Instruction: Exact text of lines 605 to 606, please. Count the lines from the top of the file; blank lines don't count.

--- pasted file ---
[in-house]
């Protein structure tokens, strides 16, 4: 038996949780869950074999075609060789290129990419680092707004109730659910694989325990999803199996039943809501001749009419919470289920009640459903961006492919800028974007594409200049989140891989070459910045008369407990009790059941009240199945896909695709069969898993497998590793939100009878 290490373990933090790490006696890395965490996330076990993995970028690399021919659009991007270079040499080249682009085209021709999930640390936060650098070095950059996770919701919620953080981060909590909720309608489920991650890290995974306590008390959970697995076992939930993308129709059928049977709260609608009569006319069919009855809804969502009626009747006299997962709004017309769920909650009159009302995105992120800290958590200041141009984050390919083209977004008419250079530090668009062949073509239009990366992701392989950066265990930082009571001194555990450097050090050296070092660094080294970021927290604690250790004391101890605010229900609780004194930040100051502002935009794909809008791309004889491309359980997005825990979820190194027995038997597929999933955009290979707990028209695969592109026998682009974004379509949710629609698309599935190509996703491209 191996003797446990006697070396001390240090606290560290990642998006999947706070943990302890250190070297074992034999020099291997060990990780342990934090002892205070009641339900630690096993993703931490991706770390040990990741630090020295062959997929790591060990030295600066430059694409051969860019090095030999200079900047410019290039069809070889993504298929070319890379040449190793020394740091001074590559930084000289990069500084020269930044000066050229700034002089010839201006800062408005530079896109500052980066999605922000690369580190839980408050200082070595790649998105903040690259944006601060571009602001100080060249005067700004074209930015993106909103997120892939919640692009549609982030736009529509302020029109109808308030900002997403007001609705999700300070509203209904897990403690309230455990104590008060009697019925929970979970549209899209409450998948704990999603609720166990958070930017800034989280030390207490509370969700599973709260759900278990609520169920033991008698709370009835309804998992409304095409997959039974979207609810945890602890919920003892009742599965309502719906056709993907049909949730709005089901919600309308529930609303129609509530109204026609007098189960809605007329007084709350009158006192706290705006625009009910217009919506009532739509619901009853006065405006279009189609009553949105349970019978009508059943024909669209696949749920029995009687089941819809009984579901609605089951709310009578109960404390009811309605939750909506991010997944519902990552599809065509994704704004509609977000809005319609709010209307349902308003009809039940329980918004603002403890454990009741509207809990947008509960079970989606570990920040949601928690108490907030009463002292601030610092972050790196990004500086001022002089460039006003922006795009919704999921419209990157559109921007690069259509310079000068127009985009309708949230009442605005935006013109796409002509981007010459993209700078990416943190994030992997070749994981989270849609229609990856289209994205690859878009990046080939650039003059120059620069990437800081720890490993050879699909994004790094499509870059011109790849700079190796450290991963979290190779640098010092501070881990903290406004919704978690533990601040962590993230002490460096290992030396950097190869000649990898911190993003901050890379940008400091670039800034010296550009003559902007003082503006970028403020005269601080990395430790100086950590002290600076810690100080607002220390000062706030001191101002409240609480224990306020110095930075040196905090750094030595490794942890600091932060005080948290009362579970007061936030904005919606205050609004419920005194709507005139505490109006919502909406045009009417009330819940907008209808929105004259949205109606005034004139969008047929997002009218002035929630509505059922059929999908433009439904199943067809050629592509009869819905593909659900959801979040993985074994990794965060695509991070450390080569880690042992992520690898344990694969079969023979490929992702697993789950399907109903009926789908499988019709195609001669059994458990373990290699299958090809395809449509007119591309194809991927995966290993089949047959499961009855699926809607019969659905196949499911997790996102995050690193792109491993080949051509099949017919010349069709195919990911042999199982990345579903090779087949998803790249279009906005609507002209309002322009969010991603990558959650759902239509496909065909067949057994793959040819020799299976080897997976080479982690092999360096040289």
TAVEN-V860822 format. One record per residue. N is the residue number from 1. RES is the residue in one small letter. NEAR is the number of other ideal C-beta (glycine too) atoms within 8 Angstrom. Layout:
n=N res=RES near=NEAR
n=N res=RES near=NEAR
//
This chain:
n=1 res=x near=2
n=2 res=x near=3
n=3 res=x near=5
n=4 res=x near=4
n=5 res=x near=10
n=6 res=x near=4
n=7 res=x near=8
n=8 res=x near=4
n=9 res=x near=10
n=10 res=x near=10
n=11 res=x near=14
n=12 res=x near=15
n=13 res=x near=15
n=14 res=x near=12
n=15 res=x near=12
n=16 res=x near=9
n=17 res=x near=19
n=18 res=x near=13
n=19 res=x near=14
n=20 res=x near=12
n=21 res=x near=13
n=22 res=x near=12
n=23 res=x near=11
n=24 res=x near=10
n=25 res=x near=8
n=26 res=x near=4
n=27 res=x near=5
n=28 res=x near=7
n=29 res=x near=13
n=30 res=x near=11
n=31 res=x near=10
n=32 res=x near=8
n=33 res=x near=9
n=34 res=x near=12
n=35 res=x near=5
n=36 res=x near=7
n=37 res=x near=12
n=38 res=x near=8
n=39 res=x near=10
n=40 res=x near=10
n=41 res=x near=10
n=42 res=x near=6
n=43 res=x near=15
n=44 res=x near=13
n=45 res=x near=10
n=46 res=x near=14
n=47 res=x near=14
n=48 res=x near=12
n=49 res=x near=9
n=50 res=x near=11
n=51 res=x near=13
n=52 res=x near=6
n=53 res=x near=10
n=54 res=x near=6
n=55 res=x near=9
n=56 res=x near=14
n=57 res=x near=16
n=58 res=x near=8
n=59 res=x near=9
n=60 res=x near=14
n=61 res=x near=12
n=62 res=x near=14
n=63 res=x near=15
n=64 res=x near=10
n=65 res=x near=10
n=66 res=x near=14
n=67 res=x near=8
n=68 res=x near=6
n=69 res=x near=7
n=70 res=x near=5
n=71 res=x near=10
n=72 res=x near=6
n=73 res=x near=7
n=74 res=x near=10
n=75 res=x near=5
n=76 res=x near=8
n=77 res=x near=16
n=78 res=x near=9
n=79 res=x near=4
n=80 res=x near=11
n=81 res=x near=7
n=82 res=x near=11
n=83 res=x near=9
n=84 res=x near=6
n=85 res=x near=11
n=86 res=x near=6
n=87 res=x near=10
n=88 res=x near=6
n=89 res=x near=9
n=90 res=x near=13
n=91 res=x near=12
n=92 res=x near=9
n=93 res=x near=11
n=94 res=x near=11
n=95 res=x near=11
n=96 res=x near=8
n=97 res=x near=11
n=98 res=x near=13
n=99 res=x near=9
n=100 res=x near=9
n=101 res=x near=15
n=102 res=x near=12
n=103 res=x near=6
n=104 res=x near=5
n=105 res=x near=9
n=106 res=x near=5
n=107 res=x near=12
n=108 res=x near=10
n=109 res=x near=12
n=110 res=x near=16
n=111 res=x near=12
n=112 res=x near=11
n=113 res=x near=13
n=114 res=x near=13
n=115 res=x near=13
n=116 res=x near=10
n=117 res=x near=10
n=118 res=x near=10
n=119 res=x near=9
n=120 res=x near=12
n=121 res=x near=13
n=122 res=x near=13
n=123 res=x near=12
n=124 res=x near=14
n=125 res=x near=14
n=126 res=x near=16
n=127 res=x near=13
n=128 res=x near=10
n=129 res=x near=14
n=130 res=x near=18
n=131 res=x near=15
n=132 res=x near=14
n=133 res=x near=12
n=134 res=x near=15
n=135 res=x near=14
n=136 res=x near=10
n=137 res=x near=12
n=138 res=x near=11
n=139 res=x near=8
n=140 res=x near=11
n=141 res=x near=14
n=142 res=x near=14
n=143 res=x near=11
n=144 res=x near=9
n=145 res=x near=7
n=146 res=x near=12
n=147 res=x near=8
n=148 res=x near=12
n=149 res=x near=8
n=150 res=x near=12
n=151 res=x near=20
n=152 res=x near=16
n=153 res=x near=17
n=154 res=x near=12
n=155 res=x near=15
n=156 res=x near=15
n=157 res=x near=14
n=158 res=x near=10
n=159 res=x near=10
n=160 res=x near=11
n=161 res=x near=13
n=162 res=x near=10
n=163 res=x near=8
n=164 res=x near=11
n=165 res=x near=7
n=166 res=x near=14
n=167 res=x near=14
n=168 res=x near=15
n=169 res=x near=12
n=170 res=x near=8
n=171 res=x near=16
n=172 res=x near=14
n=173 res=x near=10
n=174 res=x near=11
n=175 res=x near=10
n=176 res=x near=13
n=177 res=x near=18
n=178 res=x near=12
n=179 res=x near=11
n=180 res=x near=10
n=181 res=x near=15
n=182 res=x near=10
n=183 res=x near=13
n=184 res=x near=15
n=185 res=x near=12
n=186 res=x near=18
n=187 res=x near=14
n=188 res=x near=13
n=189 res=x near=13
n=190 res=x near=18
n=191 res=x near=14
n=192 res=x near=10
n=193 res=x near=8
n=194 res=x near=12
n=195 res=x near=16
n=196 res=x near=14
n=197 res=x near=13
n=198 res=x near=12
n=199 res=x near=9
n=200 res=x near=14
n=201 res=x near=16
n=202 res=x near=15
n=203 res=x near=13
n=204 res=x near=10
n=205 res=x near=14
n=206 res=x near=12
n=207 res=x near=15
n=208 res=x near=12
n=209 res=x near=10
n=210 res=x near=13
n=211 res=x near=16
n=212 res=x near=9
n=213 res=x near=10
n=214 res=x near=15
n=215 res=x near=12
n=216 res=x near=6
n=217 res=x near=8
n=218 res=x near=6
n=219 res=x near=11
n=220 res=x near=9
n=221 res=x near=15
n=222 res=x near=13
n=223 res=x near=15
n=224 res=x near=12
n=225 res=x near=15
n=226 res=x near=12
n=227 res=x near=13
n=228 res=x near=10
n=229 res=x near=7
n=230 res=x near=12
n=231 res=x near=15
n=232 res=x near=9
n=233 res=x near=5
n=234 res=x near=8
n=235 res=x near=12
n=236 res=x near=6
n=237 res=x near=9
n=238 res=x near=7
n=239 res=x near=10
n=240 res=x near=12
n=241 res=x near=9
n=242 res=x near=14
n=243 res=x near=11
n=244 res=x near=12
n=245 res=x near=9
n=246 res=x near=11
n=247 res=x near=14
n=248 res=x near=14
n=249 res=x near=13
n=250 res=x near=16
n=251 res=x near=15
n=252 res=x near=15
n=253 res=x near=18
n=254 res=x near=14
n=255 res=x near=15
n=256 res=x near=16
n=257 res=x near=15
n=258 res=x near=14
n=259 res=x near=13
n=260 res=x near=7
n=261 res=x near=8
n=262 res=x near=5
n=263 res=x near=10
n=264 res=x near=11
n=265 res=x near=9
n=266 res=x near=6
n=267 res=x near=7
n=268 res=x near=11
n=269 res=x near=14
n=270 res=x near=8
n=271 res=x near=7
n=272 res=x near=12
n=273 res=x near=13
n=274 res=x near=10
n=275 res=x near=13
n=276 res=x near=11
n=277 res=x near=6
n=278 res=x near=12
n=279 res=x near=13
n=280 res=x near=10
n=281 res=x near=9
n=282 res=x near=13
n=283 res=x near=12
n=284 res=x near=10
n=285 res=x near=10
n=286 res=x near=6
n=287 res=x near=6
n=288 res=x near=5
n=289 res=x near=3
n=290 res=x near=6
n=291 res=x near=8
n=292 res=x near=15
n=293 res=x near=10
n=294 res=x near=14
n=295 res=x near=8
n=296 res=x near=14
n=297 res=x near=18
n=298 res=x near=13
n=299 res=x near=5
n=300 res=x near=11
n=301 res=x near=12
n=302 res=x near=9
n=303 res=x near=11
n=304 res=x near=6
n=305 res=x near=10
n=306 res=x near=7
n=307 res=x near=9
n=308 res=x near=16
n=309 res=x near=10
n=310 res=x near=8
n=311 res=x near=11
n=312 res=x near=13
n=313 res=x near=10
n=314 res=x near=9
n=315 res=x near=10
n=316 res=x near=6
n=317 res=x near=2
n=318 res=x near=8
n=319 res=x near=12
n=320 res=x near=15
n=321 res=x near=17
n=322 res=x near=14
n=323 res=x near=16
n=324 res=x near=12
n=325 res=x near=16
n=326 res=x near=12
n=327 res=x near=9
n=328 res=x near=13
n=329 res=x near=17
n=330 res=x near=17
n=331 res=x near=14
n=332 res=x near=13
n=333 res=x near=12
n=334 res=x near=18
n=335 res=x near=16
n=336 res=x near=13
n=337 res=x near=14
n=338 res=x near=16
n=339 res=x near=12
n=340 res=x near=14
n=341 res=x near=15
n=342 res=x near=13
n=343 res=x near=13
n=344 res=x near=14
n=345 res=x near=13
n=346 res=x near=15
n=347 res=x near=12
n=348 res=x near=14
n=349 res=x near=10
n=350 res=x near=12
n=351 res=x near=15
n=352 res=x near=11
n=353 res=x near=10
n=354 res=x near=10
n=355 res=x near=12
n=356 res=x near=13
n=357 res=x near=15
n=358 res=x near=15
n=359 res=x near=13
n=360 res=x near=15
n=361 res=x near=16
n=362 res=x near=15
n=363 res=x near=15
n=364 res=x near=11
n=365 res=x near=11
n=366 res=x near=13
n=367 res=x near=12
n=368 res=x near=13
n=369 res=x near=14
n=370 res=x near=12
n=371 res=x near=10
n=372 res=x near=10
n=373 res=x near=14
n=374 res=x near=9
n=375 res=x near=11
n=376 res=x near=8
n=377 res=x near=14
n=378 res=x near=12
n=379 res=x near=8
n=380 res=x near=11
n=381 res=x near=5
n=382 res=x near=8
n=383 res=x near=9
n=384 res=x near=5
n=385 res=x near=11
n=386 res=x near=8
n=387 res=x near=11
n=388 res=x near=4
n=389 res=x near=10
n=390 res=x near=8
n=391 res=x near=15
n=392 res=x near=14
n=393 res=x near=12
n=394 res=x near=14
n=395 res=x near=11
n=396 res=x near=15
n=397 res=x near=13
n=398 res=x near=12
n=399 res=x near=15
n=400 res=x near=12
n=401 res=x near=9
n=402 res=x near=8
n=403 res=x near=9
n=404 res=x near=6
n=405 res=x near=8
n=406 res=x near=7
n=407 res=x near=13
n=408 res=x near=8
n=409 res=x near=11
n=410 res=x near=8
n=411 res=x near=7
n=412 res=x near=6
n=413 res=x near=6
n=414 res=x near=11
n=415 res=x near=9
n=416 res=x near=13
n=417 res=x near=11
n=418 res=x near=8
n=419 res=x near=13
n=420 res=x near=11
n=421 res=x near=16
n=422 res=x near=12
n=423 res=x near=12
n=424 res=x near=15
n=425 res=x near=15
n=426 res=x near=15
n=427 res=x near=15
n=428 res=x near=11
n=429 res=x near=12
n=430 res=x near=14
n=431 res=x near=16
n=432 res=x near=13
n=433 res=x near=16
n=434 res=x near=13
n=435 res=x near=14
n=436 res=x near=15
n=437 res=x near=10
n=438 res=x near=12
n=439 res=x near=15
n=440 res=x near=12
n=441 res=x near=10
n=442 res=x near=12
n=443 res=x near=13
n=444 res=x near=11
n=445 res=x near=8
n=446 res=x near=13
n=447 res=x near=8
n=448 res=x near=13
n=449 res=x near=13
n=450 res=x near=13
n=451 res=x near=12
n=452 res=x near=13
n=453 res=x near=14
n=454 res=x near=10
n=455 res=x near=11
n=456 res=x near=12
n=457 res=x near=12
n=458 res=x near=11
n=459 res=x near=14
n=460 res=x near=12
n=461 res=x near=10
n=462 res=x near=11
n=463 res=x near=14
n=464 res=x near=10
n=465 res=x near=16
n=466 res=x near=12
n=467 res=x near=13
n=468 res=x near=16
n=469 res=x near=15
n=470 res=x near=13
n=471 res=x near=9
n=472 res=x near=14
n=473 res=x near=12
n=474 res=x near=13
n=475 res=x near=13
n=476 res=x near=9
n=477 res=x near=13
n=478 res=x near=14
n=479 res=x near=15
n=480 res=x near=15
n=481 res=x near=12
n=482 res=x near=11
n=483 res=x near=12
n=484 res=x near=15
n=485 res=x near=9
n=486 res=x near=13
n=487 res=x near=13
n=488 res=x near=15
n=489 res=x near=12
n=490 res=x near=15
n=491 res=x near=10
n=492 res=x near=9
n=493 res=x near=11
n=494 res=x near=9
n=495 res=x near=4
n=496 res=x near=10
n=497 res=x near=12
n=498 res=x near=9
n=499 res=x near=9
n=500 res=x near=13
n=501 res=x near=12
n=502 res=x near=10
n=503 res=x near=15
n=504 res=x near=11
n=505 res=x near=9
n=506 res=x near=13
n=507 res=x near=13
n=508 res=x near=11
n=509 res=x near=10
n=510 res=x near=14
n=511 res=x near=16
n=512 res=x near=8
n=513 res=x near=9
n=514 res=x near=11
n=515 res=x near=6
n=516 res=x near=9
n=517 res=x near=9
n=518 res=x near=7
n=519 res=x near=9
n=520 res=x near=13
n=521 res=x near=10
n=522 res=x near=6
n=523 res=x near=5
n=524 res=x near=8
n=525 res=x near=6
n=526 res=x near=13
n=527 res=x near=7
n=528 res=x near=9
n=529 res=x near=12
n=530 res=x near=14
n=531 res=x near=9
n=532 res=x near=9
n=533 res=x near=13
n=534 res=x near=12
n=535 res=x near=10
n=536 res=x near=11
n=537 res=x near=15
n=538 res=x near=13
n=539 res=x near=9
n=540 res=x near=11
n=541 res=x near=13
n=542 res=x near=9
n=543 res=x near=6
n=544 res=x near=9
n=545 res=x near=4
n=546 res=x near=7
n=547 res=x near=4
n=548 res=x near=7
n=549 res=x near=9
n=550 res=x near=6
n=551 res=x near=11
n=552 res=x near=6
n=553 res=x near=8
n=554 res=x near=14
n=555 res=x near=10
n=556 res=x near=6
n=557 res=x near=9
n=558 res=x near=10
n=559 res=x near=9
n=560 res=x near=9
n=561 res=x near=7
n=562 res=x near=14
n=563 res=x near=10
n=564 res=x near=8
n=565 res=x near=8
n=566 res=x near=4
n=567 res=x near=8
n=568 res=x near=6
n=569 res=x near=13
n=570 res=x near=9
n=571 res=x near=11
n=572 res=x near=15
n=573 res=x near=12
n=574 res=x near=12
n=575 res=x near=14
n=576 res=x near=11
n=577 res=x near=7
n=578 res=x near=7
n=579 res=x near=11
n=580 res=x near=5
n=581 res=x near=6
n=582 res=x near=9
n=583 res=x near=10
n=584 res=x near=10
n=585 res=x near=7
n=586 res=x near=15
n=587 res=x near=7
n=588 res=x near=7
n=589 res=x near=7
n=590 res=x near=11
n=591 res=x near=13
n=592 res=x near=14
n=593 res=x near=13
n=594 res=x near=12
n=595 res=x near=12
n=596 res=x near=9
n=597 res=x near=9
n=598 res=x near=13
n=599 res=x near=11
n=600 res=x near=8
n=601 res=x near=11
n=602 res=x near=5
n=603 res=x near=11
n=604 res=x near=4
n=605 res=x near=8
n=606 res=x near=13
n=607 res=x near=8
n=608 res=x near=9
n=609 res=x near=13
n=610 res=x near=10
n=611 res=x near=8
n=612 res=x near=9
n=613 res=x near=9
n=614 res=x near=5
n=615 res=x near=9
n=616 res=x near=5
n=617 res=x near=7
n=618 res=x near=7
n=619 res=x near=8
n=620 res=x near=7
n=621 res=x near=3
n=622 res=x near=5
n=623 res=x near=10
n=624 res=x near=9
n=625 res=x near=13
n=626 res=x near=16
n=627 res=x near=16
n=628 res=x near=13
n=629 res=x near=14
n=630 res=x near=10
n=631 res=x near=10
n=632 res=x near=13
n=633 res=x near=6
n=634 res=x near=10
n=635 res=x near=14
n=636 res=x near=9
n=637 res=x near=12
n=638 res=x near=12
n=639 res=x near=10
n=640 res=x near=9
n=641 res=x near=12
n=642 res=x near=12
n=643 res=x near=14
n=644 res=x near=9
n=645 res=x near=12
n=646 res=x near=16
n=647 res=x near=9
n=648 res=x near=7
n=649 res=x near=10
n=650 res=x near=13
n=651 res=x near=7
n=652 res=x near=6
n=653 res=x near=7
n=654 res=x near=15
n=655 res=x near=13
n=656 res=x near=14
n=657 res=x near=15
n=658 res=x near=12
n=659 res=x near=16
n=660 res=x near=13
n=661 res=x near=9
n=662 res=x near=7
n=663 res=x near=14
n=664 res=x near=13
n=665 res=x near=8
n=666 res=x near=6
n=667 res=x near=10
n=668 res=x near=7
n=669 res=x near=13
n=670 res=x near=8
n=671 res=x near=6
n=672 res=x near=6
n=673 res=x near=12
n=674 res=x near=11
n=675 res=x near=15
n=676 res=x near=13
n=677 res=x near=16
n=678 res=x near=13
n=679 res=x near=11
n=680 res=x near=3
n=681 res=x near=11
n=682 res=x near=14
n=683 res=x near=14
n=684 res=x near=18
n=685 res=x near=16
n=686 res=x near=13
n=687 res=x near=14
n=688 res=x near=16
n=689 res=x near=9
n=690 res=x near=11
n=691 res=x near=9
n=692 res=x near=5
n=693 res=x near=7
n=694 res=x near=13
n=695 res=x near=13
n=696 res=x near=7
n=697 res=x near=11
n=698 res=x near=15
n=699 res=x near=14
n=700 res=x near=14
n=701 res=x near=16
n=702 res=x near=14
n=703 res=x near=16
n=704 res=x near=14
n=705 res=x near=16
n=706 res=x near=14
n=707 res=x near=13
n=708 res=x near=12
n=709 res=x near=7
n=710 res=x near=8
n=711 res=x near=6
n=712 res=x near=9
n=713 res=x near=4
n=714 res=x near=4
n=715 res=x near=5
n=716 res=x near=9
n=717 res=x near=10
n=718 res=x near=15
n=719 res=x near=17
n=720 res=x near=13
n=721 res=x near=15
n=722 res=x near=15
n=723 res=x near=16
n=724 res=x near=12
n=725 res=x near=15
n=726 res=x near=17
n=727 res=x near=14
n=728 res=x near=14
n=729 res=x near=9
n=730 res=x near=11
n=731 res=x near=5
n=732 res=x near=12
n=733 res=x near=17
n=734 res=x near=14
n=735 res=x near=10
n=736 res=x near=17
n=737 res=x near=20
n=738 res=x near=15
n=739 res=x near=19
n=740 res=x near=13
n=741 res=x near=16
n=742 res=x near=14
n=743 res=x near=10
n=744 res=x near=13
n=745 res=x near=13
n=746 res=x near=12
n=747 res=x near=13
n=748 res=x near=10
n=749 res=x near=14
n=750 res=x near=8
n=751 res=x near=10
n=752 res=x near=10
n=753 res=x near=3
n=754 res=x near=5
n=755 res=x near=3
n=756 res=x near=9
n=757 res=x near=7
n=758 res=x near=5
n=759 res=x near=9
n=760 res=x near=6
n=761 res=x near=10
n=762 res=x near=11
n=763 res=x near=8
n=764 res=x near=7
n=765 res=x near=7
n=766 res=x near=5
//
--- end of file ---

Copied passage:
n=598 res=x near=13
n=599 res=x near=11